This post-traditional theory was first presented in an unpublished paper presented at the New Forms Festival conference in 2004. A summary appears in the Convener’s introduction** to the conference programme. It offers a transhistorical or ahistorical framework within which to integrate traditional, particularly sacred, paradigms with the contemporary discourses around representational and communications technologies.

* Niranjan Rajah, “Towards a Southeast Asian Paradigm: From Distinct National Modernisms to an Integrated Regional Arena for Art,” 36 Ideas from Asia: Contemporary South-East Asian Art. (Singapore: ASEAN COCI [Singapore Art Museum], 2002), 26–37.

**Niranjan Rajah, “Convener’s Passe-Partout: Developing Discursive Protocols for Media Arts in Post-Traditional Scenario” (Vancouver: New Forms Media Society, 2004), 22.

0 Performance
1 Keling Maya
2 Cyberspace
3 Model
4 Heterotopia
5 Rajinikanth
6 Heroes
7 Telinga Keling
8 Keling Babi
9 Duchamp
10 MGG Pillai
12 Praxis
13 Dochakuka
15 Philosophia Perennis

Light on the Playa

truthOnce upon a time, an eternity ago, in their heavenly abode on Mount Kailash, Lord Shiva, Mother Parvathy and their children Ganesha and Muruga were all together in a moment of family bliss. The Sage Naradha, who is notorious in Hindu mythology, for creating dissension among the Gods, paid them a visit. Holding a mango in his hand, Naradha addressed the boys, “Lord Ganesha, Lord Muruga, this is the mango of knowledge or enlightenment (nyanam) . It is sweeter than amirtham or the divine nectar, elixir of immortality. It must not, however, be shared or divided. It must be consumed whole, by one person of course!” Shiva and Parvathy were perturbed by this divisiveness, but nevertheless Lord Shiva set the boys a challenge, “This mango, this Nyana Pazaham (fruit of enlightenment), goes to the person who is the fastest in circumnavigating the world.”​

Knowing he must win, Muruga bestrode his glorious vahanam (mount), the peacock, and flew swiftly round the world. The ungainly Ganesha, God of Wisdom, thought for a moment before setting off. Ganesha pondered on his own gait and girth, and on his modest vahanam – the homely mouse, and asked his parents a question, “AmmaAppa, is it not true that the parents are the world for a child?” “Yes”, the puzzled but glowing parents replied. Ganesha continued, “Is it not true that the whole universe is but a reflection or manifestation of your Lordly selves?” “Well, yes of course, it is!” It was the only possible reply. Ganesha simply circumambulated Shiva and Parvathy, his father and mother, his whole world – the whole world!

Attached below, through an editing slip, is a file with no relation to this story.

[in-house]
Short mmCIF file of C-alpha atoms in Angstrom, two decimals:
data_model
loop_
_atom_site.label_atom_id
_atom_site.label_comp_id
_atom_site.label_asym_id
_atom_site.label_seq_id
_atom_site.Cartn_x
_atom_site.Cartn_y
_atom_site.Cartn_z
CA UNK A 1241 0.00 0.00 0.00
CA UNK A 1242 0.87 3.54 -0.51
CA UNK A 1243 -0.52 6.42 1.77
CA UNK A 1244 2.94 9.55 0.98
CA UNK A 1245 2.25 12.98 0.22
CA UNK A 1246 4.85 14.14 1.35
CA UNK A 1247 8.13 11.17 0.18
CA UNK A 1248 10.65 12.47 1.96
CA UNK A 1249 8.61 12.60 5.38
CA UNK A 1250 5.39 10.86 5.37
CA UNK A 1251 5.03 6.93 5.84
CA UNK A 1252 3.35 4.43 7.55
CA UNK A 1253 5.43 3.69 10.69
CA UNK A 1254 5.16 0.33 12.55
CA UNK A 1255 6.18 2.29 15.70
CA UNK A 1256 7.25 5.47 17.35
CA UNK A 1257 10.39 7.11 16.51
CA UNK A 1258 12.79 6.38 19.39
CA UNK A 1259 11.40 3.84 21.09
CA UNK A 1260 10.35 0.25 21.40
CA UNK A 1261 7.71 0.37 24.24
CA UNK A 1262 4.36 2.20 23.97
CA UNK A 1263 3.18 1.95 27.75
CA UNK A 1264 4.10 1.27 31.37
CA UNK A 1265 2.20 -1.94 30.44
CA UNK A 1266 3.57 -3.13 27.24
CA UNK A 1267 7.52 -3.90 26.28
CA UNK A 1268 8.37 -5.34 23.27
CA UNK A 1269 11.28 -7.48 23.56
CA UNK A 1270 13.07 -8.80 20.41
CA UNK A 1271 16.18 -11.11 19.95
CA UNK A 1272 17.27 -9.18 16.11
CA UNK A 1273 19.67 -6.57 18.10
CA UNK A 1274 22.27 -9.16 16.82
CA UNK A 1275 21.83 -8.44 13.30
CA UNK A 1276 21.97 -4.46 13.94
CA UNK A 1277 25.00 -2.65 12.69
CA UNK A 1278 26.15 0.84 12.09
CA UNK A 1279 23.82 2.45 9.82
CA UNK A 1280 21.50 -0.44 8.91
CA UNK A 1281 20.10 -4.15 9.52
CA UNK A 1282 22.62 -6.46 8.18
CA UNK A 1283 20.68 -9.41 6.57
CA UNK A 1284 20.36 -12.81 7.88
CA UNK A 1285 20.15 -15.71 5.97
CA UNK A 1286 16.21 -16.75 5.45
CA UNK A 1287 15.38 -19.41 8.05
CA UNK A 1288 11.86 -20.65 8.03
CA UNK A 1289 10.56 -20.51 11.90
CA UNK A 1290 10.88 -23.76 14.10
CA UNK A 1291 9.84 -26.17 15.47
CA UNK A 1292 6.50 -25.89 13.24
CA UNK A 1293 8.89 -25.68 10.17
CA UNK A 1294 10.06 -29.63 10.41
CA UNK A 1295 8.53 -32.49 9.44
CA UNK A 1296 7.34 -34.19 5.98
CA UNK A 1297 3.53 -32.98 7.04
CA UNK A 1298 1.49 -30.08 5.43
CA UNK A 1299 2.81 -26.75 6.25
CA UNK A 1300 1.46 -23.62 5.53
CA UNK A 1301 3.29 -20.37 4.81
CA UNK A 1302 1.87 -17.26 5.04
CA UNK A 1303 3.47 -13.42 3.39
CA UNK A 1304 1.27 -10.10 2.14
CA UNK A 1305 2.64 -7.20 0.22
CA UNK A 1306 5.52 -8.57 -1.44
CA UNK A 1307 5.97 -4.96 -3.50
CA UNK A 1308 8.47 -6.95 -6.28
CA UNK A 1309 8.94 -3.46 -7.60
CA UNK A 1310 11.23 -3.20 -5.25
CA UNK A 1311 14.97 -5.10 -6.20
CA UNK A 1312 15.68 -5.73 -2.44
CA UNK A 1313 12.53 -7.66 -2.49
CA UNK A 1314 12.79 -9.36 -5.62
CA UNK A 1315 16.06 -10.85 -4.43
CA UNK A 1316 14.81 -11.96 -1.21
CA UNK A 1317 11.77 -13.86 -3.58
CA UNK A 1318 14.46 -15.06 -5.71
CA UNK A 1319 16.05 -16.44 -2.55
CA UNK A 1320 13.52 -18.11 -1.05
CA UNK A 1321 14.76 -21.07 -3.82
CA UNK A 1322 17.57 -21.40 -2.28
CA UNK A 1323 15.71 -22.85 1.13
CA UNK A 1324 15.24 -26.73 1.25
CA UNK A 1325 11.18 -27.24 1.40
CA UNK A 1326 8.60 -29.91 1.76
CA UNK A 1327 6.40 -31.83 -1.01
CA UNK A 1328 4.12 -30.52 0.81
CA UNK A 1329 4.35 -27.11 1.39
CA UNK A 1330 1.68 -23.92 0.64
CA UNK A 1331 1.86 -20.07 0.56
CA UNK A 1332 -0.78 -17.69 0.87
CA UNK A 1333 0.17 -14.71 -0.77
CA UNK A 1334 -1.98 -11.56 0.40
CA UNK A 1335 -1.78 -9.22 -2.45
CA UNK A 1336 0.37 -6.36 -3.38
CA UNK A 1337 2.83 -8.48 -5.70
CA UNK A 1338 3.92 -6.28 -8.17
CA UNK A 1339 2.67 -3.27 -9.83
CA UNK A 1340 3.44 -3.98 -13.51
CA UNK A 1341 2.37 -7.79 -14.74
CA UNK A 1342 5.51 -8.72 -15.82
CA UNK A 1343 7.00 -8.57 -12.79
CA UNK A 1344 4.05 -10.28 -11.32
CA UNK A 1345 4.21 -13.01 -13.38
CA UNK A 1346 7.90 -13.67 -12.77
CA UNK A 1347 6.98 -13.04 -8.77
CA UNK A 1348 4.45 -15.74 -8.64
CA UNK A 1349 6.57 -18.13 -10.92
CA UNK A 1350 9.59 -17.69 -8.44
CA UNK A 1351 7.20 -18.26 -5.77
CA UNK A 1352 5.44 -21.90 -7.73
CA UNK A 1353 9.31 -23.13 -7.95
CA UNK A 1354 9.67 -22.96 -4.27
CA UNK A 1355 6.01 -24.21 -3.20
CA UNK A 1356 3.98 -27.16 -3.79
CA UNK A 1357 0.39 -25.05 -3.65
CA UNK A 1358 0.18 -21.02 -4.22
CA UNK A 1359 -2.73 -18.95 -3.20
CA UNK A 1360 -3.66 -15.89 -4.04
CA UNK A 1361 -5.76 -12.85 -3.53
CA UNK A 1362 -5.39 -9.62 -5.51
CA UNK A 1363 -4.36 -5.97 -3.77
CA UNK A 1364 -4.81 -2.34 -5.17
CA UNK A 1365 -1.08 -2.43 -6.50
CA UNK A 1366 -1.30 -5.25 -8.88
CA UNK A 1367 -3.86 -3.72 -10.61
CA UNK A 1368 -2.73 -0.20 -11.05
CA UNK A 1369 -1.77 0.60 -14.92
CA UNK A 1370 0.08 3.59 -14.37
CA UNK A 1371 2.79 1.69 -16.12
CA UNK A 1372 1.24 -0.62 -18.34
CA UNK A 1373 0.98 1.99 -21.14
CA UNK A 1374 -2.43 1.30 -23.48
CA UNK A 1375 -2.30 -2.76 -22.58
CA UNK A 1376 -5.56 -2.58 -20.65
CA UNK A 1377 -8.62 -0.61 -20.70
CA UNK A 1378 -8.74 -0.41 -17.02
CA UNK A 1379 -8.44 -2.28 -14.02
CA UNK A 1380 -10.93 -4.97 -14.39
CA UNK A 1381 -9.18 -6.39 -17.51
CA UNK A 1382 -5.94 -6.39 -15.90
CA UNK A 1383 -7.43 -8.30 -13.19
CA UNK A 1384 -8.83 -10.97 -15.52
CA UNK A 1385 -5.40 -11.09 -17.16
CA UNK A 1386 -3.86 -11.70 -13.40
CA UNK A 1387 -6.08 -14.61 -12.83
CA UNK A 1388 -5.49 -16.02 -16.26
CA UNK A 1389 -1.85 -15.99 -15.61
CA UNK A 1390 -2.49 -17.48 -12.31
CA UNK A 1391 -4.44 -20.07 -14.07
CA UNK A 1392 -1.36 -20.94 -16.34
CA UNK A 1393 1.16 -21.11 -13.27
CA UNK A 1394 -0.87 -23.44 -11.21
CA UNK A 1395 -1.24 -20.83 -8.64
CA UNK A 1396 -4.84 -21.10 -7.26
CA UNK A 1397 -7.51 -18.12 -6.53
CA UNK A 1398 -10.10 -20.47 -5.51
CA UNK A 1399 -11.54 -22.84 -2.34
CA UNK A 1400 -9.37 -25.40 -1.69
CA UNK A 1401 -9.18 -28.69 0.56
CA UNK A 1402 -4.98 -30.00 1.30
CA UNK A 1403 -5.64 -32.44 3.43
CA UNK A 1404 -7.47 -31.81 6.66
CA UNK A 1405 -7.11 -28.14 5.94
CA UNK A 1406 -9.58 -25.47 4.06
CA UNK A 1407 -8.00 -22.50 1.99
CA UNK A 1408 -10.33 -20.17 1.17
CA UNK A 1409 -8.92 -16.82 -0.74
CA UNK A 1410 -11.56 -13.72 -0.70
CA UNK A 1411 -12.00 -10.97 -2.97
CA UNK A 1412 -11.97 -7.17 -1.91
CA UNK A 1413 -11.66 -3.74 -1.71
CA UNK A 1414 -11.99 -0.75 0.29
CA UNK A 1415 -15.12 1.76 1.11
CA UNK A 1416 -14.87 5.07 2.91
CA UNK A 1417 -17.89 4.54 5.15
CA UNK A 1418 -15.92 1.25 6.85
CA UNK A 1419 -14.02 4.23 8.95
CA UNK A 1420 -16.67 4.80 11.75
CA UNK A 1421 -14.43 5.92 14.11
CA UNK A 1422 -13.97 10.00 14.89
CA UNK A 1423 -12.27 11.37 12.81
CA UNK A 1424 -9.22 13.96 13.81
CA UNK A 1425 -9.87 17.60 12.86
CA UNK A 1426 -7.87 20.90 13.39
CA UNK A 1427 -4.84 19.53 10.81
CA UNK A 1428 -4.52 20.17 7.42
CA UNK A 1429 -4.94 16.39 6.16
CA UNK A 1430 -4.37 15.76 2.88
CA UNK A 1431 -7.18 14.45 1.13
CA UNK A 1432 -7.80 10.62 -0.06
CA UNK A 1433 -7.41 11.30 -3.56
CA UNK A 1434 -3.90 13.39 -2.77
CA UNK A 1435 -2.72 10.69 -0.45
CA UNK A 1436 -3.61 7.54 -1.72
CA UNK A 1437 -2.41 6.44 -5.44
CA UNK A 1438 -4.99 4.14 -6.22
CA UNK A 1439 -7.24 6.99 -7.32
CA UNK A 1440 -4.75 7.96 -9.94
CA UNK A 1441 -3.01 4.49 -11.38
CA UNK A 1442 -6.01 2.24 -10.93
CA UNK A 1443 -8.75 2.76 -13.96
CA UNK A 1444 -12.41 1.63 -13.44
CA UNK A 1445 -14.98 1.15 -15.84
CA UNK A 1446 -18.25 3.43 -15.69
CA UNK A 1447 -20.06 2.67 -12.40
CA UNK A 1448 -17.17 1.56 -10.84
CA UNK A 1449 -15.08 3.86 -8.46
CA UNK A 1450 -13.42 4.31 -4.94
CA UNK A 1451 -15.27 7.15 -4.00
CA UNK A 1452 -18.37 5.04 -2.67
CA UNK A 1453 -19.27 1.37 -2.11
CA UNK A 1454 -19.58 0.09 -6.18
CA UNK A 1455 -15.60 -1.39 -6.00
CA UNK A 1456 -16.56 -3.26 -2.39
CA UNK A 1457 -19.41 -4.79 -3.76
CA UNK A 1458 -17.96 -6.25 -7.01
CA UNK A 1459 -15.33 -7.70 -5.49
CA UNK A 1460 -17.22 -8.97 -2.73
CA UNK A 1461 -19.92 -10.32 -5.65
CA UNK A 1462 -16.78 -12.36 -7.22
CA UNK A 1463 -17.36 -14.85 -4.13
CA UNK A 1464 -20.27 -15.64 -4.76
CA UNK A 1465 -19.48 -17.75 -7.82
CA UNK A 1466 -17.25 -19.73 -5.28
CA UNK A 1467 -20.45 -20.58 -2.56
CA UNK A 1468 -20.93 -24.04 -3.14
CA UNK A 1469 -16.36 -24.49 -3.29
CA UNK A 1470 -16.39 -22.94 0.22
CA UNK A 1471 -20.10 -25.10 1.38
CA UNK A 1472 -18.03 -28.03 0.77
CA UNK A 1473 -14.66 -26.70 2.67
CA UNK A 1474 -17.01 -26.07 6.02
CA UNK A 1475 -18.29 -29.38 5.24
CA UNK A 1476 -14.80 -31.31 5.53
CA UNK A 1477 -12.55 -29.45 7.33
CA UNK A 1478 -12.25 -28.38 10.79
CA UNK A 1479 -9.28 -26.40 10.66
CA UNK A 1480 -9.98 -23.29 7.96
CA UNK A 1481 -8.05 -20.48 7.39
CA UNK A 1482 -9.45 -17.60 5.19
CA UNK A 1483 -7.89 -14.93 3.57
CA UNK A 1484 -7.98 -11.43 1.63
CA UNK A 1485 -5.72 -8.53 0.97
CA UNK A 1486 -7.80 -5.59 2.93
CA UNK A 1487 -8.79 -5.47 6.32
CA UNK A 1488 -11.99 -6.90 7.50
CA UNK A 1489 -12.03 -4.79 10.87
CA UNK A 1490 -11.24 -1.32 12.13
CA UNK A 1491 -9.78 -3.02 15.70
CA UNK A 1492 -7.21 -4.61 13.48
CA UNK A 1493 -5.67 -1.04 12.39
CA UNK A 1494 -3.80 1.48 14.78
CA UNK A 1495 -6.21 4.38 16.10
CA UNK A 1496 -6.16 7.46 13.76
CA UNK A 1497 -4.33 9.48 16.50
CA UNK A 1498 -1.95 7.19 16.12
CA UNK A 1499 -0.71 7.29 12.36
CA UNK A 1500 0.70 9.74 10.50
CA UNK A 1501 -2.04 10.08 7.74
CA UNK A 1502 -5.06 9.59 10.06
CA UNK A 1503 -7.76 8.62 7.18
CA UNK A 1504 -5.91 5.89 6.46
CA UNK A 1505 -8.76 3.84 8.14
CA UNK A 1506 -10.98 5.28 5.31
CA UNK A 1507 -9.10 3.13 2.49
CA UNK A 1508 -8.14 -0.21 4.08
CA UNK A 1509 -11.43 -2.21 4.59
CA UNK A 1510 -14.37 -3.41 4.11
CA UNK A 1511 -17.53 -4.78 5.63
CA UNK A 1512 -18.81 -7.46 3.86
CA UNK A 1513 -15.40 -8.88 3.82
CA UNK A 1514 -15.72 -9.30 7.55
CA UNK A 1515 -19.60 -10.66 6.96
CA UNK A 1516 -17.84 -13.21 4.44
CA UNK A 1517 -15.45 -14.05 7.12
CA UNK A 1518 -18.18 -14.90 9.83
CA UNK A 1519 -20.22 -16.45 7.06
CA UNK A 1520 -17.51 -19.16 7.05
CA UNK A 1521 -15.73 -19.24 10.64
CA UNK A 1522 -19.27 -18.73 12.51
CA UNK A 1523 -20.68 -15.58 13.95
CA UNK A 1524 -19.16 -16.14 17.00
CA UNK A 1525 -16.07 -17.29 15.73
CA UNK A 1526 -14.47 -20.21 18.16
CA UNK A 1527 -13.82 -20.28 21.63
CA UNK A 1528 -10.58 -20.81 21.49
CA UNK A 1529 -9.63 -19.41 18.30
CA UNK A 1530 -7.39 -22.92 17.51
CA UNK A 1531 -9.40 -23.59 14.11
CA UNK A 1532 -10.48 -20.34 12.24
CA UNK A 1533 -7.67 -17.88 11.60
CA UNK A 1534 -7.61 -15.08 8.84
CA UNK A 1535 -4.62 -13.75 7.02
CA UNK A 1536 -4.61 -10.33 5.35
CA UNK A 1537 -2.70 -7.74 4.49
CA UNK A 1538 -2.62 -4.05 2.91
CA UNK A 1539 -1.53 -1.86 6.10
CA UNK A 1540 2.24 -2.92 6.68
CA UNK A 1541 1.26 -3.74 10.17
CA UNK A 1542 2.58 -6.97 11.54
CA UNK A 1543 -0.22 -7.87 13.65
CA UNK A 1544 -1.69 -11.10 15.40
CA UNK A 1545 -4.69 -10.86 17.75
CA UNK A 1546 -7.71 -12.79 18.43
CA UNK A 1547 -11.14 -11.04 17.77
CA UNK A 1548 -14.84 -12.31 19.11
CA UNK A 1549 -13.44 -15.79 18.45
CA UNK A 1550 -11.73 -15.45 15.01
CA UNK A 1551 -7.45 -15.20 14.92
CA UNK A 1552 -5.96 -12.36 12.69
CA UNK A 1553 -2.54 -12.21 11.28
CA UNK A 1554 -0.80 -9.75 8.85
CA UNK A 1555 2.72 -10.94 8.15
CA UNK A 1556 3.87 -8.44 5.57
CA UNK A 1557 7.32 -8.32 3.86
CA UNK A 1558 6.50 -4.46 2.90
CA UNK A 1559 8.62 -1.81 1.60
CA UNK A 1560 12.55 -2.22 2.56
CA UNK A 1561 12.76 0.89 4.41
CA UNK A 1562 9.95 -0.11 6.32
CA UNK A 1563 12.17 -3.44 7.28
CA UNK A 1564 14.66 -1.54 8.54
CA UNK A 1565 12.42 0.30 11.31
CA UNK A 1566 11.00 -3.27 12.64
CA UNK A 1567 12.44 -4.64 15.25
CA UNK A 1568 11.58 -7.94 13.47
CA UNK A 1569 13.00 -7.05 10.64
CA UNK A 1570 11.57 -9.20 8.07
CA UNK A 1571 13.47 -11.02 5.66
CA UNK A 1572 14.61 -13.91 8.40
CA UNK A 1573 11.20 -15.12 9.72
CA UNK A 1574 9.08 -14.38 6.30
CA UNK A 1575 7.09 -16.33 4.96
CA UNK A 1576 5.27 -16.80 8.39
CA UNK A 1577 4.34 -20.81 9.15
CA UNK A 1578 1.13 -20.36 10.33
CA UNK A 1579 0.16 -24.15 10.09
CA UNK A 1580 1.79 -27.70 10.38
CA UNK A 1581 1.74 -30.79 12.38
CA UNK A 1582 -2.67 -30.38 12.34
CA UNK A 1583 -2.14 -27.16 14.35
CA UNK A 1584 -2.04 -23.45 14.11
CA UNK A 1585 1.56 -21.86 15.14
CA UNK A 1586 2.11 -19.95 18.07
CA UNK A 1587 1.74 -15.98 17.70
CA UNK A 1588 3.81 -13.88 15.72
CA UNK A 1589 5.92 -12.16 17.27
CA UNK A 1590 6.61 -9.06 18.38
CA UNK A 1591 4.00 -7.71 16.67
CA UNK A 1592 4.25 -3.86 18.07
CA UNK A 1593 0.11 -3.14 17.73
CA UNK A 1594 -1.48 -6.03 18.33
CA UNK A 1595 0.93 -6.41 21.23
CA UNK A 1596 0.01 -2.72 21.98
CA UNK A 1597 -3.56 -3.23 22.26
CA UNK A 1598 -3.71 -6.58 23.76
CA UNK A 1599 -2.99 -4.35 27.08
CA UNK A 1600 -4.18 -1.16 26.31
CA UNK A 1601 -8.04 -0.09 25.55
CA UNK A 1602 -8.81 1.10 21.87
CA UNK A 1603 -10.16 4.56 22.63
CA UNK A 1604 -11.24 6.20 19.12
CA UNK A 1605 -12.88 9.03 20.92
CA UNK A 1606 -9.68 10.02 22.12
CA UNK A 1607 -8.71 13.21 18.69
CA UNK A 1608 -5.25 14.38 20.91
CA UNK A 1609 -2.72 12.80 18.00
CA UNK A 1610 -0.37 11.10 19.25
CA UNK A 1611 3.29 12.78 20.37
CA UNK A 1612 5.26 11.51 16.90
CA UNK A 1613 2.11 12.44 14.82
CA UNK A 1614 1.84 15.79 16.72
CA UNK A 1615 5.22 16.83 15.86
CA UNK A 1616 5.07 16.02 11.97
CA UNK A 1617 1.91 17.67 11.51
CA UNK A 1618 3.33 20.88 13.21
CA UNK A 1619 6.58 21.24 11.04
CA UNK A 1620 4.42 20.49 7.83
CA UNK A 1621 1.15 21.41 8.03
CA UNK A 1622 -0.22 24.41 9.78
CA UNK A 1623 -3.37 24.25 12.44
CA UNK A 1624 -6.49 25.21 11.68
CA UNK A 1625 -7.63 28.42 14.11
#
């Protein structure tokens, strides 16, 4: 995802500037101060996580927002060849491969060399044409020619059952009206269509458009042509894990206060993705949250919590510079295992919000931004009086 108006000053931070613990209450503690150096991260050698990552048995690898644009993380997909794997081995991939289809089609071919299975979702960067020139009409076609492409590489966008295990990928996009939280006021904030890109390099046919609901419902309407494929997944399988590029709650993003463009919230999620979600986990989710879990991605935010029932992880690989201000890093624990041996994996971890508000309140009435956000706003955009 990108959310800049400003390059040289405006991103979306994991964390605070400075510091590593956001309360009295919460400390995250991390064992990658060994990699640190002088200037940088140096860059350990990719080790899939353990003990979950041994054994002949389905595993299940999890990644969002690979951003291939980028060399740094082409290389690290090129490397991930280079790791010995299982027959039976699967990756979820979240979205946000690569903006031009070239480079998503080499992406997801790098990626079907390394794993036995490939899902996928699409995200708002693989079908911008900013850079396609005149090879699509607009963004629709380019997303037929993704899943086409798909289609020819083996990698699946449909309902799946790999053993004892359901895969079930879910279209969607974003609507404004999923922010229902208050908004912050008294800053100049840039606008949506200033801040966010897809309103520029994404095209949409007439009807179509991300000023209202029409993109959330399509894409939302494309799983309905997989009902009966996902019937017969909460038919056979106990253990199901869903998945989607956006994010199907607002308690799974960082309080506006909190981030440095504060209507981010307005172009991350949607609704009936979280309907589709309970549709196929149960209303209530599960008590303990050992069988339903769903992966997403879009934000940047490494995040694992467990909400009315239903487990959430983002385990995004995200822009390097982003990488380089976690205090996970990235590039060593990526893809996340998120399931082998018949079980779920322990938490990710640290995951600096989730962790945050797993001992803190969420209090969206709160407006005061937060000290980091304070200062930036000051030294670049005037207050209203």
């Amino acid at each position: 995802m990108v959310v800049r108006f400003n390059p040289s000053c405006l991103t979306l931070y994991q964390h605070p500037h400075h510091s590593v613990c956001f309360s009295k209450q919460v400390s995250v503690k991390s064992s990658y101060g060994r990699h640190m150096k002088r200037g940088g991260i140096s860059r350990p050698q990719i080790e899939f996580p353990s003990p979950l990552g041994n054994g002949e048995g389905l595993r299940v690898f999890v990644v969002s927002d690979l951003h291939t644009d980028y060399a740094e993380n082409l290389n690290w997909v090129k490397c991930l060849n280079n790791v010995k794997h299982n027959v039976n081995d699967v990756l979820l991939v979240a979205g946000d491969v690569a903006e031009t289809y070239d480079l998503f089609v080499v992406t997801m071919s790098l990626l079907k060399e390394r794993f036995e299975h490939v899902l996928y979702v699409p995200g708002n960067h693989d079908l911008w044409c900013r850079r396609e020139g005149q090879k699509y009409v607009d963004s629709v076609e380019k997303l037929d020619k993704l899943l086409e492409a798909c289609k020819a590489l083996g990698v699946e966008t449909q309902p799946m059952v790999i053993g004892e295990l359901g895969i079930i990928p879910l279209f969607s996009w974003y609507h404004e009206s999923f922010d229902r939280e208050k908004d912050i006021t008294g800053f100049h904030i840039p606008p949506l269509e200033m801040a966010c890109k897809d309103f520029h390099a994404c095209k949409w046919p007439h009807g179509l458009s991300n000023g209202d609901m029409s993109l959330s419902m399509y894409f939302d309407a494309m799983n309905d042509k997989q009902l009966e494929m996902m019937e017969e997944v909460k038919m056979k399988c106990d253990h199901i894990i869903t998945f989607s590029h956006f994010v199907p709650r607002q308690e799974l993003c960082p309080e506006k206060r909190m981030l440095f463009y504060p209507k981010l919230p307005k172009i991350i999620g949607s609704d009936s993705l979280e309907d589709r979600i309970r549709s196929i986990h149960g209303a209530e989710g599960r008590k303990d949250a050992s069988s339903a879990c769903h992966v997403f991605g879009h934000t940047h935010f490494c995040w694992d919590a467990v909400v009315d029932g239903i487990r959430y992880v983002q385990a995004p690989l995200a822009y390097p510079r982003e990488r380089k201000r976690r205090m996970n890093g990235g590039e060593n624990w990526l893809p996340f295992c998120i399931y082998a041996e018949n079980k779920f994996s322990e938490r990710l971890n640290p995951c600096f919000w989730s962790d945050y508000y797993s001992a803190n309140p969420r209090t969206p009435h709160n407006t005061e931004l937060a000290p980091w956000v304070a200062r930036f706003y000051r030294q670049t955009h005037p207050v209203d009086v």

Sure enough Ganesha won the mango. When Muruga came flying back expecting to win, he saw Ganesha with the prize. Feeling cheated by his parents, he flew into a rage and pierced Ganesha in the belly with his vel (spear) a symbolic attribute of the Lord Murugan (This unusual variation of the myth comes via my mother and grandmother). Disenchanted, he abandoned his family and discarded all his jewels and princely clothes. He left his abode in Heaven and went south to stand on Mount Palani in his loin cloth. To this day he stands there as a youth, as Palani Aandi or the Mendicant of Palani, a form of the Lord, dear to the hearts of the Shaivites of South India and the diaspora.